The other day, my fellow Huffington Post blogger took NY Times tv critic Alessandra Stanley to the worldwide woodshed. In so doing, Mr. Levinson recognized that criticizing a critic is almost never done. By the same token, their praise is sung about as often as good umpires. My question to you: Who are the best and the worst reviewers of books in our genre? And Why?

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Excellent point about non-fiction being more likely to get reviewed by people who know the subject.
Yeah, and sometimes Amazon reviewers can be really mean. Maybe even worse than the pros.
The relative anonymity gives people license. Professional reviewers have their reputations to consider. And to some extent they are a brand. There's a film critic, Todd McCarthy (at Variety last time I checked) whose taste is practically identical to mine, so his is the review I look to first. Which brings me back to my original question: Who do we like—and not like—in books?
I don't have any "professional" reviewers I go to for advice. I take my suggestions from people whose opinions I've come to trust and respect from Crimespace, and several blogs. Full-time reviewers don't necessarily share my tastes.
Thanks, Beth. I knew about the first and last, but the others are real finds. I also like the name Tipple a lot.
And Kevin really works at his reviews. They're very thoughtful and thorough. They aren't just plot summaries followed by a one-line positive statement that's designed to be quoted by the author. I really enjoy reading his reviews.
Reviewers who give good reviews to my upcoming book will receive BMWs.
I hope they remember to mention that to the FTC! :)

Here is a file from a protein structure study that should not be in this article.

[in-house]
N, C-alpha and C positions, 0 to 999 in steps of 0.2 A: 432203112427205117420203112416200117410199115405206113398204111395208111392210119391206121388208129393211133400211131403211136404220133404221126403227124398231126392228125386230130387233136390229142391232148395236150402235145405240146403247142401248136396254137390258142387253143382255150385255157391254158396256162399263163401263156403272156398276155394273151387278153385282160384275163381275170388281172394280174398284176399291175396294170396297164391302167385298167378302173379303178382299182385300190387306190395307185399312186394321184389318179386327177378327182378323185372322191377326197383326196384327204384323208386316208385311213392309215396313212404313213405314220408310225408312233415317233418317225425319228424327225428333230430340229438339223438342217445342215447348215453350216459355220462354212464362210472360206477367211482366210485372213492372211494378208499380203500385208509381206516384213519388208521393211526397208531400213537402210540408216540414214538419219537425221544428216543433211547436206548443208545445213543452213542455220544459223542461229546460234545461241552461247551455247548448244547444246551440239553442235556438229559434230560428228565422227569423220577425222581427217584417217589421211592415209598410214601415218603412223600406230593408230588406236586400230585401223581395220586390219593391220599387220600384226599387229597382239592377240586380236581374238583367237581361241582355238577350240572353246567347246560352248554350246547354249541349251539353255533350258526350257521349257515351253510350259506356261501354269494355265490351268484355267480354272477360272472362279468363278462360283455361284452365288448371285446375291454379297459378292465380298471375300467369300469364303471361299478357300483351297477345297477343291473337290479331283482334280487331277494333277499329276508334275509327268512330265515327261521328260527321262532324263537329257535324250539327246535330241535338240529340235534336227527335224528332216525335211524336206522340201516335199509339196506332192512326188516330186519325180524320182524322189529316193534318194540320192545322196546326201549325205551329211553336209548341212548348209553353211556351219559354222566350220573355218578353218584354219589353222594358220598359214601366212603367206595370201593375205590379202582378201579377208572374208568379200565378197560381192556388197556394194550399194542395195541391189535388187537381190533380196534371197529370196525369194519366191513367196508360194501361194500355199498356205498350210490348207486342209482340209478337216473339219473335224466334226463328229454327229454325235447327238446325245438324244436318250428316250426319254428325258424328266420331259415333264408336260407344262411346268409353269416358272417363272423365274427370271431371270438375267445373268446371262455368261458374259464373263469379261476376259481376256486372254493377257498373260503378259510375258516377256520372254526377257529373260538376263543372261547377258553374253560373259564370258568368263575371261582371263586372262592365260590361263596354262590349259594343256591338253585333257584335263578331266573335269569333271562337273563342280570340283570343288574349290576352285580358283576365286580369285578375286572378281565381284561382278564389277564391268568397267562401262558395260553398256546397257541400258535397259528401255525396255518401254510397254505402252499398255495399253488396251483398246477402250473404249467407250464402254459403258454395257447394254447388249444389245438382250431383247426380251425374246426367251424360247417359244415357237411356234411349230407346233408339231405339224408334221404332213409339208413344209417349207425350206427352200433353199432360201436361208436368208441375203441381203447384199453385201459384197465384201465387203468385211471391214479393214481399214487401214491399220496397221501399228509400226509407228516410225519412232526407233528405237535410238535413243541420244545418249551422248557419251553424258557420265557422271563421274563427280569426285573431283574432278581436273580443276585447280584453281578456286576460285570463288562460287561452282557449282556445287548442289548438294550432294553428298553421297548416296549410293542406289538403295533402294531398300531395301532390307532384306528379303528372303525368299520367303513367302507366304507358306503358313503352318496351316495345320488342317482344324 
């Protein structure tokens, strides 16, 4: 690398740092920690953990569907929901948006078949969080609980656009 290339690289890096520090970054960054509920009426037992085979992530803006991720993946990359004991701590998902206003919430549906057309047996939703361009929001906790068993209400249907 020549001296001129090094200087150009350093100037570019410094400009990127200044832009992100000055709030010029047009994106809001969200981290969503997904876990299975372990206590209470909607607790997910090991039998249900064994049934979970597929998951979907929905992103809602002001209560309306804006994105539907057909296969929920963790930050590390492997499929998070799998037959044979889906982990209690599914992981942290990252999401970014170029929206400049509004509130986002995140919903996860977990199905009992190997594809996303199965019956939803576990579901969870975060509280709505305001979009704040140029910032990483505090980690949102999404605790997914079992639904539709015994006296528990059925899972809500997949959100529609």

It's not really a good idea since it can cause a conflict of interest. The Washington Post, for example, requires that their reviewers have no contact or relationship with the writers they review.

Any one who takes the time to review my book is pretty much a hero to me. I am a regional writer and must depend on local papers to cover my work. The largest daily in my part of the world just finished massive lay offs and early retirements. They no longer covers books so I go hat in hand to the few publications left mostly small town weeklies and beg for mention. It's almost reached the point of, "good, bad, or indifferent, just spell the title right."

Of course, the most effective sales tool I have is me, usually in a setting that includes free alcohol. My sales pitch is as follows:
"This here is a purty good book. I'll rite ma name in it and give you a copy for fifteen bucks."
"Your wife can read a little can't she? Let me sign this book and you kin tell her you know a famous writer. Give me fifteen dollars and we'll fergit the tax."
As you might have guessed, reviews have very little to do with the success or failure of my book sales.

You do humor very well, Tom. That should help sales.


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